If you have had substance abuse issues, get treatment and be ready to prove to the other parent and to the court that you have complied with treatment, recovering, and prepared to take on your parenting responsibilities. You can also participate in counseling—either with or without your child—and take parenting or anger management classes, if needed.
In the meantime, be sure to be completely honest with your attorney about both your strengths and weaknesses as a parent. Prior to any legal action, you should be prepared to provide your attorney with documentation of any of the aforementioned changes in your behavior and/or treatments you have sought. Having credible evidence of the changes you have made in the best interest of your child will be your most powerful tool in a custody trial.
The law says that the judge’s decision must be “in the best interest of the child." The Court will consider many things when making a determination as to what is in your child's best interest, such as:
1. Will the child have a safe and appropriate place to live?
2. Will the child be well-fed, clothed and cared for?
3. Will the child be supervised properly?
4. Which parent has been the primary caretaker of the child?
5. How well has the child been doing overall in that parent’s primary care?
6. Does either parent abuse the child?
7. Does either parent abuse drugs or alcohol?
8. Does either parent expose the child to domestic violence?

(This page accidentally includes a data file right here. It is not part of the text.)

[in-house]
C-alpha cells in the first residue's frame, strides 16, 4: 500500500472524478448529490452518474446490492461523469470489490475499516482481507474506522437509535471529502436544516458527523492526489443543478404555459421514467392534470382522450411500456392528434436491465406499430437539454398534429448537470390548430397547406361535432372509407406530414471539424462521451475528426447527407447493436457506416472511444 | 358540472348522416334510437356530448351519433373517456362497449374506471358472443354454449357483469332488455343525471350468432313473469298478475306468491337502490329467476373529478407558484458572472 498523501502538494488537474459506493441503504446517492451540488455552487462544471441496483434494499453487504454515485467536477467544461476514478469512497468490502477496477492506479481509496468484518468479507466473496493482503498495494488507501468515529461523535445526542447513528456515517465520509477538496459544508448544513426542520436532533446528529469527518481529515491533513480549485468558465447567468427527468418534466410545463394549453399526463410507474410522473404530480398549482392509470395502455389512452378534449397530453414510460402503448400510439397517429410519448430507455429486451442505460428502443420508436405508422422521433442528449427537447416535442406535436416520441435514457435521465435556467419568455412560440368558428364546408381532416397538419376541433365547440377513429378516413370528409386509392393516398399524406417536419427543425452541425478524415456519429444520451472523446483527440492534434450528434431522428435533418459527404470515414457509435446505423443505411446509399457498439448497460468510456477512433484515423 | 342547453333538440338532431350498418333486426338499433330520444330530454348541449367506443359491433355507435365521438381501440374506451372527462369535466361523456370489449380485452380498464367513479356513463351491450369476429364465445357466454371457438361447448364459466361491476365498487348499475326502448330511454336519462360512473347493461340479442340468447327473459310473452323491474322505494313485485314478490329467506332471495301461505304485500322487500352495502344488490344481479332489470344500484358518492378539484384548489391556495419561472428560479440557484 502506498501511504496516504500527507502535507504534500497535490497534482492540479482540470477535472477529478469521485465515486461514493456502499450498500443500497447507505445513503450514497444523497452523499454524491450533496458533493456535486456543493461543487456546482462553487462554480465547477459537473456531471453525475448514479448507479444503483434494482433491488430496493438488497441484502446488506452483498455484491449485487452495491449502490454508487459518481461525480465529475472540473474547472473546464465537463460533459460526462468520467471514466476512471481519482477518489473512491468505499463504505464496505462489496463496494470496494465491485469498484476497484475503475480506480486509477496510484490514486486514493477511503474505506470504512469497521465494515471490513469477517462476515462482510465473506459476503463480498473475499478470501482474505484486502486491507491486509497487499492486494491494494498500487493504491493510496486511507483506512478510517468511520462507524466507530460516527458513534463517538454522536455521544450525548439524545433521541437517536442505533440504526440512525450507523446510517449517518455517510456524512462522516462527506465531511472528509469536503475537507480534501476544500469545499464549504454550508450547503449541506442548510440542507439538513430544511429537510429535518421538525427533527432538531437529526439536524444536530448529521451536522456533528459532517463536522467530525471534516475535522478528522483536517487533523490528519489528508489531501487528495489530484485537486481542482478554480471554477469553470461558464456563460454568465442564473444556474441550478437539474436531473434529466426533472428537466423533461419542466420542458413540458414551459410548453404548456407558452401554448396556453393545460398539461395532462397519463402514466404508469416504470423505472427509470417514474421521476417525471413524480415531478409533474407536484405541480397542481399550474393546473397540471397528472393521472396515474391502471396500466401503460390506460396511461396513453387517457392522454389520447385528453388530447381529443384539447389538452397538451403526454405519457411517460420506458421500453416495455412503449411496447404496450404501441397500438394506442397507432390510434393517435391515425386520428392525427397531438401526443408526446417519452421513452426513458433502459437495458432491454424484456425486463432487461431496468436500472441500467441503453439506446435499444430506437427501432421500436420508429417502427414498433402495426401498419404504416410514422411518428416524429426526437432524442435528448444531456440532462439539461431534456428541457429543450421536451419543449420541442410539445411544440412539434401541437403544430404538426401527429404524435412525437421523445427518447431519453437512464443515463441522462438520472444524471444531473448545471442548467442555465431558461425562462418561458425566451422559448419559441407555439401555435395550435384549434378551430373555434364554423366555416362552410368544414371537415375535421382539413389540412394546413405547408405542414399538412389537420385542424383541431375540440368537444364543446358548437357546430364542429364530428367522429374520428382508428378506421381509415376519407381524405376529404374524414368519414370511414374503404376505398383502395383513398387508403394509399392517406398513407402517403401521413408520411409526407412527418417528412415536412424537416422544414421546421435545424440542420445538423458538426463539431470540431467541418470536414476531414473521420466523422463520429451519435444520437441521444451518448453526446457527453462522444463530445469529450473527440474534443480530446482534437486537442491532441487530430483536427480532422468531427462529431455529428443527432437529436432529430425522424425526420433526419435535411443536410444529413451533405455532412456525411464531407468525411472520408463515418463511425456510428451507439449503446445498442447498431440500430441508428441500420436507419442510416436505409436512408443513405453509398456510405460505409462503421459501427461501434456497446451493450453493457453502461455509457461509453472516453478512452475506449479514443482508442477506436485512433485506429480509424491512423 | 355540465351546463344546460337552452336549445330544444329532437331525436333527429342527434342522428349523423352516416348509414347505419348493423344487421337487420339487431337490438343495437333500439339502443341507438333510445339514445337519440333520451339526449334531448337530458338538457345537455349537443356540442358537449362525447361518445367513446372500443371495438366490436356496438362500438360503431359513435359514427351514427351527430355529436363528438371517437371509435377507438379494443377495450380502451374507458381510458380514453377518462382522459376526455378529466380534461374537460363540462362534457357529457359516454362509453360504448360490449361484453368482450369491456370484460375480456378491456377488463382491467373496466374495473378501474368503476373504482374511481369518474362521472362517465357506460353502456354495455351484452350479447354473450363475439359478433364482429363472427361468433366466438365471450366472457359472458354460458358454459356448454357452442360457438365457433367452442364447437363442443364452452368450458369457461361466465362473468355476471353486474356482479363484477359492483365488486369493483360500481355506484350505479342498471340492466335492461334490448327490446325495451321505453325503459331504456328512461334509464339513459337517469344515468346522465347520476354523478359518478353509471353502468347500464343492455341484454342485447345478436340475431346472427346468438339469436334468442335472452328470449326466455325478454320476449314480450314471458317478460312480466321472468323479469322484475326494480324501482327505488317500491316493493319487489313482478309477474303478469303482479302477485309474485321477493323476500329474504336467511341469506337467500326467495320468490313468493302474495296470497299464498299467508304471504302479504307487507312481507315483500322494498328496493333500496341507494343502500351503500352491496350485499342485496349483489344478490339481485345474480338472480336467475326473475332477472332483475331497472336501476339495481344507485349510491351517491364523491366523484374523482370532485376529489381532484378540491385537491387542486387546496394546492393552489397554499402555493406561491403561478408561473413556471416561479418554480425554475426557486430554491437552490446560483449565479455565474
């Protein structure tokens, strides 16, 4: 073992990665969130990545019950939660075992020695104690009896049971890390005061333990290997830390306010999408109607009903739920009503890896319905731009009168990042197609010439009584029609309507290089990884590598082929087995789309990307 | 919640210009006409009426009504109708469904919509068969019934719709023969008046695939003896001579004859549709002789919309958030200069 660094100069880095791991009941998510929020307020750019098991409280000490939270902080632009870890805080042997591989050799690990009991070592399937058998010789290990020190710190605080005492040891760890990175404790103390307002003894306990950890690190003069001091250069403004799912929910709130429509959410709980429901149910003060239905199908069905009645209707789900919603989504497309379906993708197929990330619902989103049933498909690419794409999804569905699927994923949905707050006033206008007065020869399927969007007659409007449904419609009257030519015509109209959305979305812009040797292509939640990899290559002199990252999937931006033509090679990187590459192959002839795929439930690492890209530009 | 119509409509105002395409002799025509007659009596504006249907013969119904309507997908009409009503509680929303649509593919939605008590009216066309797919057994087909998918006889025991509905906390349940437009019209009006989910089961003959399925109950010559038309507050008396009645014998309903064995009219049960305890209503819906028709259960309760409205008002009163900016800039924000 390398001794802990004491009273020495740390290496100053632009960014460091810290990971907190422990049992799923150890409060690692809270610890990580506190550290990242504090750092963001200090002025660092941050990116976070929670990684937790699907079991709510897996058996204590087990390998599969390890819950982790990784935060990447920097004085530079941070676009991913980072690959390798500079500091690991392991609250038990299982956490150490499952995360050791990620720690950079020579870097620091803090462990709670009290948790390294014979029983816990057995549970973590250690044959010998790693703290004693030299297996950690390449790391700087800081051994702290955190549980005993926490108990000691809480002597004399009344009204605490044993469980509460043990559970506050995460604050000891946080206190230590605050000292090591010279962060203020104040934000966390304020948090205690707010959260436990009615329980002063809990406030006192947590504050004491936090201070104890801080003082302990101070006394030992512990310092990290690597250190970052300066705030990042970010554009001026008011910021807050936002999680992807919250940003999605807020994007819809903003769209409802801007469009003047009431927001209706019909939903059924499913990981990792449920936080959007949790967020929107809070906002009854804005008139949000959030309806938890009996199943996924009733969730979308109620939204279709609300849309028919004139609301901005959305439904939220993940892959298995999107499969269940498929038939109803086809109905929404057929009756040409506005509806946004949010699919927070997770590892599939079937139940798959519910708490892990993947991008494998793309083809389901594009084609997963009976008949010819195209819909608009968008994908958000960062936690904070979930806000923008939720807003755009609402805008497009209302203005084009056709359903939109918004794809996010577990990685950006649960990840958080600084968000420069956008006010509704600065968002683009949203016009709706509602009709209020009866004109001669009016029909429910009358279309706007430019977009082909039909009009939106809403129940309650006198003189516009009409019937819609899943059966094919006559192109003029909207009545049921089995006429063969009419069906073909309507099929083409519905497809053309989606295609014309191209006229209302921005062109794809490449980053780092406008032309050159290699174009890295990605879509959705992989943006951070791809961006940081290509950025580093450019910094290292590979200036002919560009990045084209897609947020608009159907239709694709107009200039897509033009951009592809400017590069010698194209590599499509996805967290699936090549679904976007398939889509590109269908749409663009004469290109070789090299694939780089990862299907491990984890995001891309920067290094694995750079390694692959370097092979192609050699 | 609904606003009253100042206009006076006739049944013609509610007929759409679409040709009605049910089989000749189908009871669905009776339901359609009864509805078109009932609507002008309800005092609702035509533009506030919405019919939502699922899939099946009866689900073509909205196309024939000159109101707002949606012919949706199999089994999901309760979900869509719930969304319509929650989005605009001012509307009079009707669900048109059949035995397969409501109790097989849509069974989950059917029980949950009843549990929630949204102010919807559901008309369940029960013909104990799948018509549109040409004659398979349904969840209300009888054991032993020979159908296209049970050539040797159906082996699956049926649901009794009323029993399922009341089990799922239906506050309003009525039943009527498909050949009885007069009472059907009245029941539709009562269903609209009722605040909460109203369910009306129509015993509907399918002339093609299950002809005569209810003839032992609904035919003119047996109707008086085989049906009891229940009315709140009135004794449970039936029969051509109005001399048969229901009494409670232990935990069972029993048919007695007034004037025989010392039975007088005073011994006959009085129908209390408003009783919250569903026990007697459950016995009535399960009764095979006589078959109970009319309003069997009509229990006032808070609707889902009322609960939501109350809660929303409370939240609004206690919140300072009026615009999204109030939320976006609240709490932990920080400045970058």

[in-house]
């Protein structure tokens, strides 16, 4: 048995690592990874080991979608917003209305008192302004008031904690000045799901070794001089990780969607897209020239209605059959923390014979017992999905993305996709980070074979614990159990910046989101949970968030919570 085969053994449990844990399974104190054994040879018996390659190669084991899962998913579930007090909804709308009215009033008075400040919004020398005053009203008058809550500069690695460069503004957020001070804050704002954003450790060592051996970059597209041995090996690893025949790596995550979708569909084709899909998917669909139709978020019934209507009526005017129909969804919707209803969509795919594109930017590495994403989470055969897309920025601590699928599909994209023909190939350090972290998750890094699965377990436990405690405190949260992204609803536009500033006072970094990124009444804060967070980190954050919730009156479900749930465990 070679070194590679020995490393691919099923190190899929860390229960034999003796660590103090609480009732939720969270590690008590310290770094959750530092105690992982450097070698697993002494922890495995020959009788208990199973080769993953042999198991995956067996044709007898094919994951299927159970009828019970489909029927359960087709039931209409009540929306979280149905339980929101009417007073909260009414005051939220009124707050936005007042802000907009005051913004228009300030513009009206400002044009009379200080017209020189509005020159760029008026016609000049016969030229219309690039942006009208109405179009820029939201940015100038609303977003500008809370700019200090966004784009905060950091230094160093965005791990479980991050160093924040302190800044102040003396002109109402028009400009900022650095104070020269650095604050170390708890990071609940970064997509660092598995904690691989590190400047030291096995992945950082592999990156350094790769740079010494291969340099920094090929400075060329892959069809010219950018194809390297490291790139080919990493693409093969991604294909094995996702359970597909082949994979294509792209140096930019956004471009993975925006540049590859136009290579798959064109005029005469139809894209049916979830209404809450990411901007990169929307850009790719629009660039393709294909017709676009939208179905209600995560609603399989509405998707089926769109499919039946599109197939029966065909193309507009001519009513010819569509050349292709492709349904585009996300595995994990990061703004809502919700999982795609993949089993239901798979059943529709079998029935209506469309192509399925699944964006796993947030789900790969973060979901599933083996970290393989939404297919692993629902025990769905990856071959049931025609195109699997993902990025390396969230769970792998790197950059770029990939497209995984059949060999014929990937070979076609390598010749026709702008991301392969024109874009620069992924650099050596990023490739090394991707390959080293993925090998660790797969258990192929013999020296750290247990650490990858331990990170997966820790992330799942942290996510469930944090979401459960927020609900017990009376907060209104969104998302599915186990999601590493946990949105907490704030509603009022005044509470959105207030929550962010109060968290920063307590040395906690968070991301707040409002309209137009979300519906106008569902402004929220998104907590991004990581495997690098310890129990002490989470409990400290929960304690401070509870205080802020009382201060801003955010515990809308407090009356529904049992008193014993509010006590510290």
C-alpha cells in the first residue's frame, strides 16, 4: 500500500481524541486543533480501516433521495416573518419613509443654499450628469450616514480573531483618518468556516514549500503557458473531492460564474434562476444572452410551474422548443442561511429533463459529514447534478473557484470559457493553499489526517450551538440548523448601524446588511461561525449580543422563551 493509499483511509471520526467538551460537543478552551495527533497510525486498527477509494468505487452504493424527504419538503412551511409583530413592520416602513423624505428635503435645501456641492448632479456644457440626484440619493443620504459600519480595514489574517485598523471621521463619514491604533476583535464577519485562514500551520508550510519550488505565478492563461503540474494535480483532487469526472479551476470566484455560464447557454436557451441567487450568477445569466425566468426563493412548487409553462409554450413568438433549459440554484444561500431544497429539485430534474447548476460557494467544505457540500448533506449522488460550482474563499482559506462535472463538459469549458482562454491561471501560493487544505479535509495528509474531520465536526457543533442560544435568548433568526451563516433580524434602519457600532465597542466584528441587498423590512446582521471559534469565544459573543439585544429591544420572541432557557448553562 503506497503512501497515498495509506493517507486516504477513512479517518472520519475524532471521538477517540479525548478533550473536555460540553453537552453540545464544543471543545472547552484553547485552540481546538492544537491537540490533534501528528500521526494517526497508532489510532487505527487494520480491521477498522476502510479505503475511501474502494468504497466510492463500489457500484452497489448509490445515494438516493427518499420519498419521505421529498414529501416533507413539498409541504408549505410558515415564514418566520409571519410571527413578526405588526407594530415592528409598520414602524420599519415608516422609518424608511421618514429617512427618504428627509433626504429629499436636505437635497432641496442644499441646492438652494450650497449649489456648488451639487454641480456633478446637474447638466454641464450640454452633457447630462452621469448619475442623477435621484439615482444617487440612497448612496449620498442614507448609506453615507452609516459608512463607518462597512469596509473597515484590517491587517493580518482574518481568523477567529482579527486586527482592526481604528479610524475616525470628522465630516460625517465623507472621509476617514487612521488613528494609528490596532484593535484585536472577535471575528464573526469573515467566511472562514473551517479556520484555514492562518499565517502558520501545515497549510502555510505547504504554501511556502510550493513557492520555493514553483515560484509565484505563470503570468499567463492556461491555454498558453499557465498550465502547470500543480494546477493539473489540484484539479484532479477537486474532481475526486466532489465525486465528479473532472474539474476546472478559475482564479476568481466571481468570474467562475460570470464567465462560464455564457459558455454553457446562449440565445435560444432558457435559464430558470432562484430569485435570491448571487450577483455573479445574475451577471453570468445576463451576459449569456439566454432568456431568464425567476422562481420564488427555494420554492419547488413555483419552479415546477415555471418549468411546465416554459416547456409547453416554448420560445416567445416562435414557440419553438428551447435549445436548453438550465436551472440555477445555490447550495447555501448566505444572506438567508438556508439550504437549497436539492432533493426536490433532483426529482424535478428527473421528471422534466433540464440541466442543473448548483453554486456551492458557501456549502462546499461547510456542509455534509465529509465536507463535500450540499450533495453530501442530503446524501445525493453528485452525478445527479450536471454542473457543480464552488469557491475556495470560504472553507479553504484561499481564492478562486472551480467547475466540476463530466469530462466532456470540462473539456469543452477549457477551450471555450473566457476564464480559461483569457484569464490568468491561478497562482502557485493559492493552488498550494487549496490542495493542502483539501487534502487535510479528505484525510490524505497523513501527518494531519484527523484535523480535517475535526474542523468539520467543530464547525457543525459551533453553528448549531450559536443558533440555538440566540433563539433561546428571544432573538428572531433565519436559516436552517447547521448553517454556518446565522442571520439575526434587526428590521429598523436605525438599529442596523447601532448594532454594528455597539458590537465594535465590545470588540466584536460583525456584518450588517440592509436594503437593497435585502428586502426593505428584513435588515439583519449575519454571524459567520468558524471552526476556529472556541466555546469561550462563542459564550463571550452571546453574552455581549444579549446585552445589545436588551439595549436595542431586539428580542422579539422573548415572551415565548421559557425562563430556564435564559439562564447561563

9. Does either parent attempt to alienation the child from the other parent?
If there is no order or agreement already in place, either parent can file a Complaint for Child Custody at any time. Once the Complaint is filed, the court will require parents to attend custody mediation to try to work out a parenting agreement. If the mediation is successful, a parenting agreement is drafted by the mediator, signed by the parties and can be submitted to the Court for entry as an order; and no litigation may be needed. However, if the parties reach an impasse and cannot agree at the mediation, their case will need to be heard before a judge.
Until the parties settle, or until a court rules on custody, it is important to remember that each parent has co-equal rights to the physical possession of a child of the marriage. Unless there is some written order or agreement establishing custodial and visitation rights, the custodial arrangements are subject to being changed at the whim or desire of either parent.
These terms typically refer to a parent’s rights to make decisions regarding the child. A parent with “sole custody” not only has primary physical custody, but also has most or all of the decision-making authority. “Joint custody” generally means that each parent has some decision-making input. In a joint custody arrangement, there is often still one parent who has “primary” custody and the other parent has “secondary” custody. In actuality, however, the terms “sole custody” and “joint custody” specifically mean whatever the written custody order or agreement says they mean.
Legal custody has to do with decision making authority. This is typically viewed as decisions on healthcare, religion, education, and other important decisions effecting the welfare of your child. Physical custody is defined as where the minor child resides primarily.
When a family law dispute clouds your future, you cannot afford anything less than strong and effective representation. At Johnson Law, we help people work to overcome family law problems.
At Johnson Law, all we handle are family law cases. Having an experienced family law attorney by your side to guide you through the complex legal system can significantly reduce the tension and confusion.